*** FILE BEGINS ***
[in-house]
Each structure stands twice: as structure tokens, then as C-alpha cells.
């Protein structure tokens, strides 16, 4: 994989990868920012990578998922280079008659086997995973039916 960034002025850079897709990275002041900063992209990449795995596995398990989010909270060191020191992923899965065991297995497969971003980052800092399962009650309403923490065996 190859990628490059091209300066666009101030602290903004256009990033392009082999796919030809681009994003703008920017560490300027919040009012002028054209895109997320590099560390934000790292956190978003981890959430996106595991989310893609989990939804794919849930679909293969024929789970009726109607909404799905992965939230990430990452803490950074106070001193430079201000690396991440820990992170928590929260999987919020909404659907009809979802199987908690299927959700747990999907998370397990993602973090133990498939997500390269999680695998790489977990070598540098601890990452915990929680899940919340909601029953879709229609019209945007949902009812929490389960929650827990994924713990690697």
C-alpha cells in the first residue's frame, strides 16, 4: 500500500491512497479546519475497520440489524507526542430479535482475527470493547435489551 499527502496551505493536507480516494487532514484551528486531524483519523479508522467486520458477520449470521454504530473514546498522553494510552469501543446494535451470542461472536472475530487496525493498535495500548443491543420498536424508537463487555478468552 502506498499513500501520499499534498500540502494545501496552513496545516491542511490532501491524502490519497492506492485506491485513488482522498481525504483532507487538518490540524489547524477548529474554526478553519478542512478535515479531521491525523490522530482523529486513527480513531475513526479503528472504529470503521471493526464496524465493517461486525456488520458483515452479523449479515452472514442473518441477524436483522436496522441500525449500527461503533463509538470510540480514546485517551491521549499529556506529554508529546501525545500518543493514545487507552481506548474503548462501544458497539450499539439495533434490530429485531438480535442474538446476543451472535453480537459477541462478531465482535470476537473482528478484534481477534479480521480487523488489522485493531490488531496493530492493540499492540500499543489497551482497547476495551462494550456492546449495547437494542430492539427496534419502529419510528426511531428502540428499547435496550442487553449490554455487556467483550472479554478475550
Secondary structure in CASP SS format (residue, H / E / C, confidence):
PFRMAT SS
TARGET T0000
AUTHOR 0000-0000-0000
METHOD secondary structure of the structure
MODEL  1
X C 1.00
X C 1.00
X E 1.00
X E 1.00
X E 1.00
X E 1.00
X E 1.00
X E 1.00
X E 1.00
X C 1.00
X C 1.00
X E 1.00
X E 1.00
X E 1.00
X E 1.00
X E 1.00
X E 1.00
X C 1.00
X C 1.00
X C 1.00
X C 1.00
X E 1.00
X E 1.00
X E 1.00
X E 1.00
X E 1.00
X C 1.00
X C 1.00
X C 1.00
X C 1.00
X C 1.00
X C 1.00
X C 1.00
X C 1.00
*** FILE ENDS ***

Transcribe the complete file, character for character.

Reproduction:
[in-house]
Each structure stands twice: as structure tokens, then as C-alpha cells.
């Protein structure tokens, strides 16, 4: 994989990868920012990578998922280079008659086997995973039916 960034002025850079897709990275002041900063992209990449795995596995398990989010909270060191020191992923899965065991297995497969971003980052800092399962009650309403923490065996 190859990628490059091209300066666009101030602290903004256009990033392009082999796919030809681009994003703008920017560490300027919040009012002028054209895109997320590099560390934000790292956190978003981890959430996106595991989310893609989990939804794919849930679909293969024929789970009726109607909404799905992965939230990430990452803490950074106070001193430079201000690396991440820990992170928590929260999987919020909404659907009809979802199987908690299927959700747990999907998370397990993602973090133990498939997500390269999680695998790489977990070598540098601890990452915990929680899940919340909601029953879709229609019209945007949902009812929490389960929650827990994924713990690697």
C-alpha cells in the first residue's frame, strides 16, 4: 500500500491512497479546519475497520440489524507526542430479535482475527470493547435489551 499527502496551505493536507480516494487532514484551528486531524483519523479508522467486520458477520449470521454504530473514546498522553494510552469501543446494535451470542461472536472475530487496525493498535495500548443491543420498536424508537463487555478468552 502506498499513500501520499499534498500540502494545501496552513496545516491542511490532501491524502490519497492506492485506491485513488482522498481525504483532507487538518490540524489547524477548529474554526478553519478542512478535515479531521491525523490522530482523529486513527480513531475513526479503528472504529470503521471493526464496524465493517461486525456488520458483515452479523449479515452472514442473518441477524436483522436496522441500525449500527461503533463509538470510540480514546485517551491521549499529556506529554508529546501525545500518543493514545487507552481506548474503548462501544458497539450499539439495533434490530429485531438480535442474538446476543451472535453480537459477541462478531465482535470476537473482528478484534481477534479480521480487523488489522485493531490488531496493530492493540499492540500499543489497551482497547476495551462494550456492546449495547437494542430492539427496534419502529419510528426511531428502540428499547435496550442487553449490554455487556467483550472479554478475550
Secondary structure in CASP SS format (residue, H / E / C, confidence):
PFRMAT SS
TARGET T0000
AUTHOR 0000-0000-0000
METHOD secondary structure of the structure
MODEL  1
X C 1.00
X C 1.00
X E 1.00
X E 1.00
X E 1.00
X E 1.00
X E 1.00
X E 1.00
X E 1.00
X C 1.00
X C 1.00
X E 1.00
X E 1.00
X E 1.00
X E 1.00
X E 1.00
X E 1.00
X C 1.00
X C 1.00
X C 1.00
X C 1.00
X E 1.00
X E 1.00
X E 1.00
X E 1.00
X E 1.00
X C 1.00
X C 1.00
X C 1.00
X C 1.00
X C 1.00
X C 1.00
X C 1.00
X C 1.00